New schools will be needed as thousands of new homes proposed around Chichester stretch the education system to breaking point, it has been warned.
That is the view of the local education authority, West Sussex County Council, in response to plans to build thousands of homes in the district.
WSCC feels a number of primary schools, and even a new secondary school, are needed to keep up with demand as large housing developments are planned all over the area.
A WSCC spokesman said it aimed to have a five per cent surplus capacity for school places across the area.
The spokesman added: “We plan on a locality basis on at least a four-year basis so we can meet each community’s needs.
“Working with borough and district councils, we aim to respond to demand arising from pupils moving into the area and parental preference as well as new housing developments.
“We continually monitor demand and will look to extend provision when and where required.”
The schools could be paid for by housing developers which would need to make financial contributions to the cost of extra services, as part of the legal agreement for their planning permission.
The report said the situation in Chichester was now one of rising primary-age pupils, with the number of children entering reception next year expected to exceed the capacity available.
Options might include a new primary school on the site secured at Graylingwell.
“We have an uncertain position in Chichester at present, but are certainly in a position where any further housing would necessitate the need for financial contributions as a minimum, and perhaps a new primary school site depending on the eventual location and numbers,” the report added.
For example, the Portfield/Shopwyke location was in a poor position for existing schools.
It was therefore probable they would wish to secure a new site for a 210-place primary school if this development were to proceed.
Assuming the possible location north-east of Chichester excluded the currently-permitted developments at Graylingwell and the barracks, it was likely a site for a new primary school would be required.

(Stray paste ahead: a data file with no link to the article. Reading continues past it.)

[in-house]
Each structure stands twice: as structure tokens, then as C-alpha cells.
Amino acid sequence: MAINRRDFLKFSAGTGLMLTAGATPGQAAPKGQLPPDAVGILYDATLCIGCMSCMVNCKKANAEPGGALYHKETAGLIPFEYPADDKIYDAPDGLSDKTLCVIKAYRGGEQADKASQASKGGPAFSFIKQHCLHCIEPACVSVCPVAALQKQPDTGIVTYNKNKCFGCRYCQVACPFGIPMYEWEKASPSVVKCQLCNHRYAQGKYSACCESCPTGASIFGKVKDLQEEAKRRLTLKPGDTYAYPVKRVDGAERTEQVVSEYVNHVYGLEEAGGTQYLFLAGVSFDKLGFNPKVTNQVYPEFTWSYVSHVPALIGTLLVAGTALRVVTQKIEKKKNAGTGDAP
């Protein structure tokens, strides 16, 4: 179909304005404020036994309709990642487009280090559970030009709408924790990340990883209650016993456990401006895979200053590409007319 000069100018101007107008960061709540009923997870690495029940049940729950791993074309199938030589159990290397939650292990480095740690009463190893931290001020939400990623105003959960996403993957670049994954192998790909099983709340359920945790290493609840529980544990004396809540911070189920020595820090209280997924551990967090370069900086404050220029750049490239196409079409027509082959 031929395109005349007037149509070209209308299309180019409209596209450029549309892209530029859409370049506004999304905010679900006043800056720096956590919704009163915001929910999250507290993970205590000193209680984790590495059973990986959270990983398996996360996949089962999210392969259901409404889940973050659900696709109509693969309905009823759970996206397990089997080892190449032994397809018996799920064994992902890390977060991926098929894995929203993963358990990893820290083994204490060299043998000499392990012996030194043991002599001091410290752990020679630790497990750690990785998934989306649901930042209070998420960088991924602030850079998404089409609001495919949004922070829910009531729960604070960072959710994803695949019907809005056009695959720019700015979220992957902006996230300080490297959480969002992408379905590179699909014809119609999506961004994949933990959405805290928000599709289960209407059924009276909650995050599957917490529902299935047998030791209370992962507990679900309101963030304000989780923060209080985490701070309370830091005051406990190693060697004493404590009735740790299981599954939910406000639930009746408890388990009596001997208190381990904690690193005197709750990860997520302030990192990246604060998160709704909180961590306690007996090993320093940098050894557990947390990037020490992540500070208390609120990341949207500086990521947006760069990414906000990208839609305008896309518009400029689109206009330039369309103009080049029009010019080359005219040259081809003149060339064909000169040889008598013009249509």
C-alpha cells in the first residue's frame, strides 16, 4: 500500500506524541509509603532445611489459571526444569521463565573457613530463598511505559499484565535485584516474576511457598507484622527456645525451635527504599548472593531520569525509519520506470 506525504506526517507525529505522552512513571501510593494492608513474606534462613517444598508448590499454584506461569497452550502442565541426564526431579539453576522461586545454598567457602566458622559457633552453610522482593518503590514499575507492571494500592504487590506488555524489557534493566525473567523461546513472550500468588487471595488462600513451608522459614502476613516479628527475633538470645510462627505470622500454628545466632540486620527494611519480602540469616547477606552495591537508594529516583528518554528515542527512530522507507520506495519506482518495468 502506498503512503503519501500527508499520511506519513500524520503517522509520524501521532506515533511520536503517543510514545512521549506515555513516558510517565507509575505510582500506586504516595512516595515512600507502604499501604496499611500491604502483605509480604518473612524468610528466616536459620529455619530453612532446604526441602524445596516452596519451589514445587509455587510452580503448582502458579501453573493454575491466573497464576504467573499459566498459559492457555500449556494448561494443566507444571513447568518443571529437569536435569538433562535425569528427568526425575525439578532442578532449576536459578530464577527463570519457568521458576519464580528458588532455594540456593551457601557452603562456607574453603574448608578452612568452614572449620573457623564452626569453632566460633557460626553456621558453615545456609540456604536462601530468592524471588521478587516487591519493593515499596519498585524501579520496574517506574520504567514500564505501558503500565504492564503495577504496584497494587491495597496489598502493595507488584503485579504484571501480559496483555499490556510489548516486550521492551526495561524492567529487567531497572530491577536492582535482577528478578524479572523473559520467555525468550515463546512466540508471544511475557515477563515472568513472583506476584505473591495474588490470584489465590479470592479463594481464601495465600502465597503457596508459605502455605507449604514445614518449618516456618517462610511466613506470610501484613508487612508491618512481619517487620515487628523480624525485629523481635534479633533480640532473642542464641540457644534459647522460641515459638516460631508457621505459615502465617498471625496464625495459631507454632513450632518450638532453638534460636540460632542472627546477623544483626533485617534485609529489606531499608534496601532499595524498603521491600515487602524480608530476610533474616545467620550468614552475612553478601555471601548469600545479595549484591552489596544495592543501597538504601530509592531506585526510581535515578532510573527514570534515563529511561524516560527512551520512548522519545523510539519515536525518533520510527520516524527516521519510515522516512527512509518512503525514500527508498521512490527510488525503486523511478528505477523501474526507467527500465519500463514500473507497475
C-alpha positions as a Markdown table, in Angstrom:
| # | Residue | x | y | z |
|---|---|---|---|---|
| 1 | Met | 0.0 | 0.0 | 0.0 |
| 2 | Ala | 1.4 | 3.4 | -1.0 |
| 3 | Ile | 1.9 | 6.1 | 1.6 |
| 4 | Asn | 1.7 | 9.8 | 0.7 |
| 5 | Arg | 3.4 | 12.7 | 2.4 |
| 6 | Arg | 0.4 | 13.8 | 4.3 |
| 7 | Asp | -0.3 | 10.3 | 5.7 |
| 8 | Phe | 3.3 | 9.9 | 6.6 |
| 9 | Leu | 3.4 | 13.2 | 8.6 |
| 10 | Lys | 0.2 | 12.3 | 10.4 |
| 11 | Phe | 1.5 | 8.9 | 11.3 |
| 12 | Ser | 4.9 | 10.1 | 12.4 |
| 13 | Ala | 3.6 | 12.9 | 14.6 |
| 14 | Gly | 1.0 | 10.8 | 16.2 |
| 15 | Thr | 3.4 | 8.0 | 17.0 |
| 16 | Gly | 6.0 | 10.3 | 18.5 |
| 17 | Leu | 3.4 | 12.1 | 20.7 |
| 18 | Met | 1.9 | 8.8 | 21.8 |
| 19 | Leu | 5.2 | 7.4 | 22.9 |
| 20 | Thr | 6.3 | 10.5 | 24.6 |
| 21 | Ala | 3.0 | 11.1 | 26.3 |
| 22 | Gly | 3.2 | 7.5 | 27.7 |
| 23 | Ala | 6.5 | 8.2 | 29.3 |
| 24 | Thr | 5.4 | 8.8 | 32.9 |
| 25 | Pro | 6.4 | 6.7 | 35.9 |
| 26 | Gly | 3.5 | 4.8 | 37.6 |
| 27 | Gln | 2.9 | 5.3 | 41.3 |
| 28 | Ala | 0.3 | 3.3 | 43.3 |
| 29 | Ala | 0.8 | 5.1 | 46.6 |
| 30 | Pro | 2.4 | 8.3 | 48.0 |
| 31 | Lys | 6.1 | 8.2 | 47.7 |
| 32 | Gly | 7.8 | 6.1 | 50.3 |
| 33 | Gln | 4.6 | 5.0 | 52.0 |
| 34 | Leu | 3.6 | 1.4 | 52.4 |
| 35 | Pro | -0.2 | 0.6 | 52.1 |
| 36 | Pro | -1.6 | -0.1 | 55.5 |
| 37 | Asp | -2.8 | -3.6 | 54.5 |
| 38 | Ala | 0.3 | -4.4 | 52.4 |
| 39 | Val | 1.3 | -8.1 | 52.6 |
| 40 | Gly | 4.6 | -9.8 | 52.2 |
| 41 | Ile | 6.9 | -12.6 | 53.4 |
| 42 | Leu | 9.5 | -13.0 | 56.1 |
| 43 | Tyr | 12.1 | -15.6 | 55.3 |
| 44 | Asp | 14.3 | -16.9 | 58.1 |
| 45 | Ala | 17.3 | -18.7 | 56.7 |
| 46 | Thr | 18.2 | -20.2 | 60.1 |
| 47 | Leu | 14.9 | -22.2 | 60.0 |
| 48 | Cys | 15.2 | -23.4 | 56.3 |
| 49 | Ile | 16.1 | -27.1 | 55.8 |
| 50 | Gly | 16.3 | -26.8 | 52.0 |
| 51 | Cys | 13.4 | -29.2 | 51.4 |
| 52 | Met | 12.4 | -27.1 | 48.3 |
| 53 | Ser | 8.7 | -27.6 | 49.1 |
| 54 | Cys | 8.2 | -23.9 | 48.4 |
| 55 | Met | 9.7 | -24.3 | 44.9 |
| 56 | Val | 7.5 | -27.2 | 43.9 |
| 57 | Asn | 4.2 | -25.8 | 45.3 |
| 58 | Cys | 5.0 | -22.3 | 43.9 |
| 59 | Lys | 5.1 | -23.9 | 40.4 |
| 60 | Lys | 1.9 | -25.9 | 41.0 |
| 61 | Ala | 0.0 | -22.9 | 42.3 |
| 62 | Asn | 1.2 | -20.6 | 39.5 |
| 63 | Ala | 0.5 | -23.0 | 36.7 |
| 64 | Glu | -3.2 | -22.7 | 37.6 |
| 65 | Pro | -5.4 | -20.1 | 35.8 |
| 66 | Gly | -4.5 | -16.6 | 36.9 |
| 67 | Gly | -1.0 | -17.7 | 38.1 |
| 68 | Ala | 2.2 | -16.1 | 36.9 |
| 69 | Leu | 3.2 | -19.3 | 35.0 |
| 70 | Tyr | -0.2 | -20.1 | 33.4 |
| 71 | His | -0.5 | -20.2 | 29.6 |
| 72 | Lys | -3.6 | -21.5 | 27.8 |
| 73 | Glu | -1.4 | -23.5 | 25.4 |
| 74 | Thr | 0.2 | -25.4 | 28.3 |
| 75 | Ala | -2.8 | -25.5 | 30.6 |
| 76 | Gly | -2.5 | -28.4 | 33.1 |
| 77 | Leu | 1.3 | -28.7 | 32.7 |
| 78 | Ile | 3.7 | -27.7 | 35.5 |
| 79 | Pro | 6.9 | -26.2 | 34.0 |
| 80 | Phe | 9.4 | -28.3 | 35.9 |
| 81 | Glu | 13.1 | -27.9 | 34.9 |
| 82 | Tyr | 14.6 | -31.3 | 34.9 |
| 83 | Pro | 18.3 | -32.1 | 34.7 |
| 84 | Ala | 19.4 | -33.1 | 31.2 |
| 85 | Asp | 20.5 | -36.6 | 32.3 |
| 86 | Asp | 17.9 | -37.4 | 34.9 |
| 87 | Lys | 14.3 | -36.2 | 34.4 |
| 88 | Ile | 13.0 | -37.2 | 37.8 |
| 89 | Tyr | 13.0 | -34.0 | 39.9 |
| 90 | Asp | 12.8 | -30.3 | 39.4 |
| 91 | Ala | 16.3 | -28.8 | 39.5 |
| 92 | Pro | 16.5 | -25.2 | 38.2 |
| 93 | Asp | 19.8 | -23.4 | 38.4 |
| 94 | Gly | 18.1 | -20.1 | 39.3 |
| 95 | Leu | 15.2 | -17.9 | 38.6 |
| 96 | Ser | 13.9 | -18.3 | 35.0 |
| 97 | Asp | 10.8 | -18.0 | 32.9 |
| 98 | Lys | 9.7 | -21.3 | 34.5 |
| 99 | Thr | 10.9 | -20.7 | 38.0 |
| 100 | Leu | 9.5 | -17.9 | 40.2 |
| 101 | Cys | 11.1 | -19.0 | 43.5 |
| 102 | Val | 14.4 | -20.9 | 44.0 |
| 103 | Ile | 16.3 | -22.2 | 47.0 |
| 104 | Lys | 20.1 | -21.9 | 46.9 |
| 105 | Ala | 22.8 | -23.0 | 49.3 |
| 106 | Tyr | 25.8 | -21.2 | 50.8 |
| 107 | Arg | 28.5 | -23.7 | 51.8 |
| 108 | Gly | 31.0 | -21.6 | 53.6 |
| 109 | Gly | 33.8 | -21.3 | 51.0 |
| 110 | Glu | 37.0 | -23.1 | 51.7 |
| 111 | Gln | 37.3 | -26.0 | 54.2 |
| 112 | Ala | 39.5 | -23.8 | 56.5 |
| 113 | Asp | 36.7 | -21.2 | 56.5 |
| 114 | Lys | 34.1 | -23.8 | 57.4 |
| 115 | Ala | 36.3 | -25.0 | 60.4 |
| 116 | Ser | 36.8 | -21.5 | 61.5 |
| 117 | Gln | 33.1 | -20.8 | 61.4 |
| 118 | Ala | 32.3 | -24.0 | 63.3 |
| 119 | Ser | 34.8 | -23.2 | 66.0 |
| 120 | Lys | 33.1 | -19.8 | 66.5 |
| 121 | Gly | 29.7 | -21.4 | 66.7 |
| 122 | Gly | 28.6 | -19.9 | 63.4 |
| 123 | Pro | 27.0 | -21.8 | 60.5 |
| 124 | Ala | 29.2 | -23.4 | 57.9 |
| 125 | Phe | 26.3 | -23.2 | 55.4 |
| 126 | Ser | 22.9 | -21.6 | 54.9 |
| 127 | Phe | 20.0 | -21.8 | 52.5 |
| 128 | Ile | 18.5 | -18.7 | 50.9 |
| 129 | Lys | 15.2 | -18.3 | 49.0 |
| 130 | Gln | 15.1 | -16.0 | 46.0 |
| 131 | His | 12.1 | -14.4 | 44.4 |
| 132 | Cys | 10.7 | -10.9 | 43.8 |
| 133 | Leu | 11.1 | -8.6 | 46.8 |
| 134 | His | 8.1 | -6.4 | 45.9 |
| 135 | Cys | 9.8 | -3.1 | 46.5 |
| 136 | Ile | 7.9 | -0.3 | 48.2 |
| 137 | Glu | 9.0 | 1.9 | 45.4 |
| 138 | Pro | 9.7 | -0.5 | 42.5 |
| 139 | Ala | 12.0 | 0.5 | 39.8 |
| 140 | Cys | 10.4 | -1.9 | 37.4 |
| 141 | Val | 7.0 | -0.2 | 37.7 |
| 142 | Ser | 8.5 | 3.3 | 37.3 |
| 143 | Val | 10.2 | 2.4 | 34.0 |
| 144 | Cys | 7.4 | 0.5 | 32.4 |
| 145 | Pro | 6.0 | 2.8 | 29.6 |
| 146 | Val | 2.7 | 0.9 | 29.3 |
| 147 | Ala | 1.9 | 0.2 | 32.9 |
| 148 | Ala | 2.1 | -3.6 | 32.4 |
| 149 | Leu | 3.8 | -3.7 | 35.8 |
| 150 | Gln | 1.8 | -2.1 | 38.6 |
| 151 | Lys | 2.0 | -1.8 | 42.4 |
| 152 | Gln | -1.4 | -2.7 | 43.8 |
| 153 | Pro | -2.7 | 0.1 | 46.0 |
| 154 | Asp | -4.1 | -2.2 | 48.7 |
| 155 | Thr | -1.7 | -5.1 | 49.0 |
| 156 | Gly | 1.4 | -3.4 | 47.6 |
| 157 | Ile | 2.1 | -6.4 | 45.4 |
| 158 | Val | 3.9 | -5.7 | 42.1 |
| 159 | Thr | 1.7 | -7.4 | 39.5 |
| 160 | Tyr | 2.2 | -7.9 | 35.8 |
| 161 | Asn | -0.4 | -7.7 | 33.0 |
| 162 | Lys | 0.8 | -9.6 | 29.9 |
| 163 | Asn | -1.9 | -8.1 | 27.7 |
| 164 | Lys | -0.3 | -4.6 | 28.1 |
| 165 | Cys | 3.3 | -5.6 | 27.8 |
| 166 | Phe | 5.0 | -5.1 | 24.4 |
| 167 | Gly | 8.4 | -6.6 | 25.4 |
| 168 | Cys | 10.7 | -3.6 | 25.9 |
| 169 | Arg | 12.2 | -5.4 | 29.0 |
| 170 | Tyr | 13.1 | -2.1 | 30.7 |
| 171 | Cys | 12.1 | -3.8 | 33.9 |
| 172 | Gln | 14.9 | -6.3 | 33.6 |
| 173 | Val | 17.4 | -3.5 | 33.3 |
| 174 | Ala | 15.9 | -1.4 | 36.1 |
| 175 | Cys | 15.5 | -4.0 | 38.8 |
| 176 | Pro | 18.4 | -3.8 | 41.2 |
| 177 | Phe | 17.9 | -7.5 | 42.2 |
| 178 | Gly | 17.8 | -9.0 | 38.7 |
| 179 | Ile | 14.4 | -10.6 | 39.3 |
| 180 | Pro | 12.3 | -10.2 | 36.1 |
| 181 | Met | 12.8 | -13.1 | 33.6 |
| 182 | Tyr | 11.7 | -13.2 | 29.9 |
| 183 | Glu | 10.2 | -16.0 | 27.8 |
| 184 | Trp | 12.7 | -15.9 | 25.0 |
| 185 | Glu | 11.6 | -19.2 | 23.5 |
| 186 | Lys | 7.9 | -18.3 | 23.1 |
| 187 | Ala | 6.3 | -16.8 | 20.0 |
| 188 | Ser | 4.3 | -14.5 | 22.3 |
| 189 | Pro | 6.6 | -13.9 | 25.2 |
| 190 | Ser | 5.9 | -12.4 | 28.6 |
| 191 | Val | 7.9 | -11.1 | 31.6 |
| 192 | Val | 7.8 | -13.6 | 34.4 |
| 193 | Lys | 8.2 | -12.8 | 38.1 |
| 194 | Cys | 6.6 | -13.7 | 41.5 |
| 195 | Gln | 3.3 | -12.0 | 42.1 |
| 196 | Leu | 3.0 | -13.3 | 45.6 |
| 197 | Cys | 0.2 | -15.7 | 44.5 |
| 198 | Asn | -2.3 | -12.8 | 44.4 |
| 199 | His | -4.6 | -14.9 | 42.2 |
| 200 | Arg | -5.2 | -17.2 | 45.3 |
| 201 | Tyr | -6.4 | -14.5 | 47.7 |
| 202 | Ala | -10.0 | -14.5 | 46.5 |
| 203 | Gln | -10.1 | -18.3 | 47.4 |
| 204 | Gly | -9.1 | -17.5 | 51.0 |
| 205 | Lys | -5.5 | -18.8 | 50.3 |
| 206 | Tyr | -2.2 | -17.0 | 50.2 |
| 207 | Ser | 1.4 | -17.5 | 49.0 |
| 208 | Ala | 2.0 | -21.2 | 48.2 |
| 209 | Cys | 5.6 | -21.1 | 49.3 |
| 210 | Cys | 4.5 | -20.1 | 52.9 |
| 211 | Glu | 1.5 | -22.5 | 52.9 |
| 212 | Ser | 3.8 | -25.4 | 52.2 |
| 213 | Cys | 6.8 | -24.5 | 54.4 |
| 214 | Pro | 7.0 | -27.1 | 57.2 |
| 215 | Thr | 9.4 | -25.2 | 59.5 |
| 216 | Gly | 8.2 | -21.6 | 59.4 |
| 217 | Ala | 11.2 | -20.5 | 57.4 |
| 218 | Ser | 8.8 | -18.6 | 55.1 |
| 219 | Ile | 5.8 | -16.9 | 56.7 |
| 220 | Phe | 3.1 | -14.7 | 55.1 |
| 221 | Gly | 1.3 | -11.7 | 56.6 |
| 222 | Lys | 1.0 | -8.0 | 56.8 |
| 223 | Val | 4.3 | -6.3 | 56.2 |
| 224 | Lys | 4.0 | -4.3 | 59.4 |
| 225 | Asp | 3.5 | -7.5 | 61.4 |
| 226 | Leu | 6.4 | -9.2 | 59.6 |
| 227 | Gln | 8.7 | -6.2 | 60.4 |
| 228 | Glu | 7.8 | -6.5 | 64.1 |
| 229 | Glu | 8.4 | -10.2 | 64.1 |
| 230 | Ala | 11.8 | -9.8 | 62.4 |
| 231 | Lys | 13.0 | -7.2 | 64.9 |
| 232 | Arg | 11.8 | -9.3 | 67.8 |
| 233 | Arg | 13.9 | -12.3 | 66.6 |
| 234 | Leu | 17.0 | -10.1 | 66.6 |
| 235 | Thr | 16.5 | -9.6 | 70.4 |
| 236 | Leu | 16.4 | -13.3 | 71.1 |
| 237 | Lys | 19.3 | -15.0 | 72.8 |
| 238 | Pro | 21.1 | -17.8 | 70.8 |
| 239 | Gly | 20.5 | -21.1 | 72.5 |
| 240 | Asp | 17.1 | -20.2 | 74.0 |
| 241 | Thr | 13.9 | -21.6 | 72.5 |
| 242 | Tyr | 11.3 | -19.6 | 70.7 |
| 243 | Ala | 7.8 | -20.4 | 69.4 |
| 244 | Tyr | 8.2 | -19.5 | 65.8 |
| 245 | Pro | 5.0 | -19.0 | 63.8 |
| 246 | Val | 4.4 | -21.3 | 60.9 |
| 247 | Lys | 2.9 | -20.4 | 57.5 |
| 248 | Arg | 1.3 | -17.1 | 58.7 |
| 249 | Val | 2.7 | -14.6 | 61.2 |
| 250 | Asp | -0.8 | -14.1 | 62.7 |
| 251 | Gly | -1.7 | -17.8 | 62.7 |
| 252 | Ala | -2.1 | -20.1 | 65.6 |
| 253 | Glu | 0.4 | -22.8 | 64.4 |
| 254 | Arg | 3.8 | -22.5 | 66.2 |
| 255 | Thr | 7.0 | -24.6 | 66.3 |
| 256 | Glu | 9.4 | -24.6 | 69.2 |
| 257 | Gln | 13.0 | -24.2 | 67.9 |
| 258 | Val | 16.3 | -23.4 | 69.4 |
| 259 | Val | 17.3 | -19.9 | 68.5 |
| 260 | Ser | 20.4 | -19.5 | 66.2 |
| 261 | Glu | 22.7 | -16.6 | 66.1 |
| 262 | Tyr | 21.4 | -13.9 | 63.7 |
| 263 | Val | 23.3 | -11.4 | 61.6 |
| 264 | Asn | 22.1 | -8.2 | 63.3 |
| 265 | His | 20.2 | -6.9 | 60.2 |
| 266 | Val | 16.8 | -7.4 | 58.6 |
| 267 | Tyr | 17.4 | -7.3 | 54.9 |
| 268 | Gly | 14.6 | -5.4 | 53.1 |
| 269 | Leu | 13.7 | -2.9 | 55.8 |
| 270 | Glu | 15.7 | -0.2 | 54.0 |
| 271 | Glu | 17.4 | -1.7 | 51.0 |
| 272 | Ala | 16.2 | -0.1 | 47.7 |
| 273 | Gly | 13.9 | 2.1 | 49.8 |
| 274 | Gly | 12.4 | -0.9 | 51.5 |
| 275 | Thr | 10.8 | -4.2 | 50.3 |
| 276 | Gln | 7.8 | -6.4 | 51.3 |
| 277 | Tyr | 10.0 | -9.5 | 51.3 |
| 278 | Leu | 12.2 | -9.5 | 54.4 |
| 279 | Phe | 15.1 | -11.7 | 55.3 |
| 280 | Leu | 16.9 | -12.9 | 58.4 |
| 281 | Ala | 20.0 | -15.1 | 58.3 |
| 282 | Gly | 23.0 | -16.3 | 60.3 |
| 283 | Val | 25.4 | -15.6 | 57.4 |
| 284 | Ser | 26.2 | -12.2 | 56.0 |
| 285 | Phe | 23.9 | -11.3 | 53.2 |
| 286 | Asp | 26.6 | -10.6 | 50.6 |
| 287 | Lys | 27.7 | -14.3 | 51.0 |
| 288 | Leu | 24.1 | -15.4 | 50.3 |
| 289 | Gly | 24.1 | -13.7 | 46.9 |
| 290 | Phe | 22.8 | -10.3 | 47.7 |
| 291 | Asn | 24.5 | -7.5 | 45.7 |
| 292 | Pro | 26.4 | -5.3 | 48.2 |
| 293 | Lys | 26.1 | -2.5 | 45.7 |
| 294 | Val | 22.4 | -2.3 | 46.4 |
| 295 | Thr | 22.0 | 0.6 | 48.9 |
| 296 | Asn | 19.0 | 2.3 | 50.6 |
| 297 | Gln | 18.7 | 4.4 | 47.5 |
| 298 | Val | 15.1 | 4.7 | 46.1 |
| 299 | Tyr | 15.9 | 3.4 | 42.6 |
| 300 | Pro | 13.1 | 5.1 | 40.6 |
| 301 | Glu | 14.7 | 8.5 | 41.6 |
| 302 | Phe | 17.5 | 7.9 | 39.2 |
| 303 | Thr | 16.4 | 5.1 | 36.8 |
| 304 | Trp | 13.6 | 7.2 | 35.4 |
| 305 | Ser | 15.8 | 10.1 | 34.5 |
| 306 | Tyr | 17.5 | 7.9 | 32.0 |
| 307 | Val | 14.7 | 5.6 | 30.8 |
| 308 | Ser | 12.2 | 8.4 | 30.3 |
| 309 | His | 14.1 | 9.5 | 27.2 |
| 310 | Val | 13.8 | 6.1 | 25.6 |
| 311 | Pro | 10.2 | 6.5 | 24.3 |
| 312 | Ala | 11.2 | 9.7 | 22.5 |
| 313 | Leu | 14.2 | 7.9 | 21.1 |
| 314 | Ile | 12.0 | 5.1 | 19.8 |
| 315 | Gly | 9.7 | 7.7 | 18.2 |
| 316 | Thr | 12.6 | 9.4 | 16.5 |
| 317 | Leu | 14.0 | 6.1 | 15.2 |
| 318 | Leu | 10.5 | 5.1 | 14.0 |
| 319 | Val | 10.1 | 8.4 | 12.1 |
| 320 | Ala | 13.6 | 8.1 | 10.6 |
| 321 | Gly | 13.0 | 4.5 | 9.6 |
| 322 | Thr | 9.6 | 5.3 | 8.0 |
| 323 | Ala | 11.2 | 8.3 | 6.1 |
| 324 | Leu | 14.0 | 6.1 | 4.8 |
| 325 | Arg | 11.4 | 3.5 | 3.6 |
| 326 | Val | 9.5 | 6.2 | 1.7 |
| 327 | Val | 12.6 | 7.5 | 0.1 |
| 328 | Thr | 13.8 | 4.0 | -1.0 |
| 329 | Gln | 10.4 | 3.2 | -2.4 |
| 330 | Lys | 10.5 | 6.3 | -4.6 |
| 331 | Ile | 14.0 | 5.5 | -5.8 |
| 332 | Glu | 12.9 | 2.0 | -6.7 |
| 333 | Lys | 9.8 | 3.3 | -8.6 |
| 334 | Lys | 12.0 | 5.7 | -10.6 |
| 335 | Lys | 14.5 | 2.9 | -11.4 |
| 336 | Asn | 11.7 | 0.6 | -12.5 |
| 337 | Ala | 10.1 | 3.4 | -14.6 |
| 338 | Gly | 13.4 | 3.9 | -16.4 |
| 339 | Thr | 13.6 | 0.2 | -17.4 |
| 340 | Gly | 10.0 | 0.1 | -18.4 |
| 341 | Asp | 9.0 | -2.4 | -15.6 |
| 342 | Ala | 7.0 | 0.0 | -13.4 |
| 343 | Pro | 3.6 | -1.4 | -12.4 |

Manhood schools would accommodate children arising from development at either Selsey and/or East Wittering. But provision of up to 950 homes might again necessitate a new primary school.
Significant development at Tangmere of up to 1,500 homes would also require one.
The cumulative effect of the developments could generate around 800 additional secondary-aged pupils, and a new secondary school might be needed.
There is a fear in Oving that unless a new school is built then pupils in the village could be left in no-man’s land.
When the Westhampnett and Oving schools were closed in the 1960s, the new March school was built in their place, with the caveat that Oving pupils would have bus transport provided to the new school.
But it is feared if hundreds of new children move into new homes potentially to be built at Shopwhyke Lakes, then it could leave Oving children struggling to get school places.
Chairman of Oving Parish Council Susan Bradstock-Smith said: “If we put another 1,500 homes in this district without building new schools, I cannot see how that would work.”
She also warned the area would be left without proper facilities if the infrastructure was not put in place ahead of the developments being built.
“We are worried about it being approached in a piecemeal way,” she said. “We have a problem with roads, and there is a considerable problem with sewage.”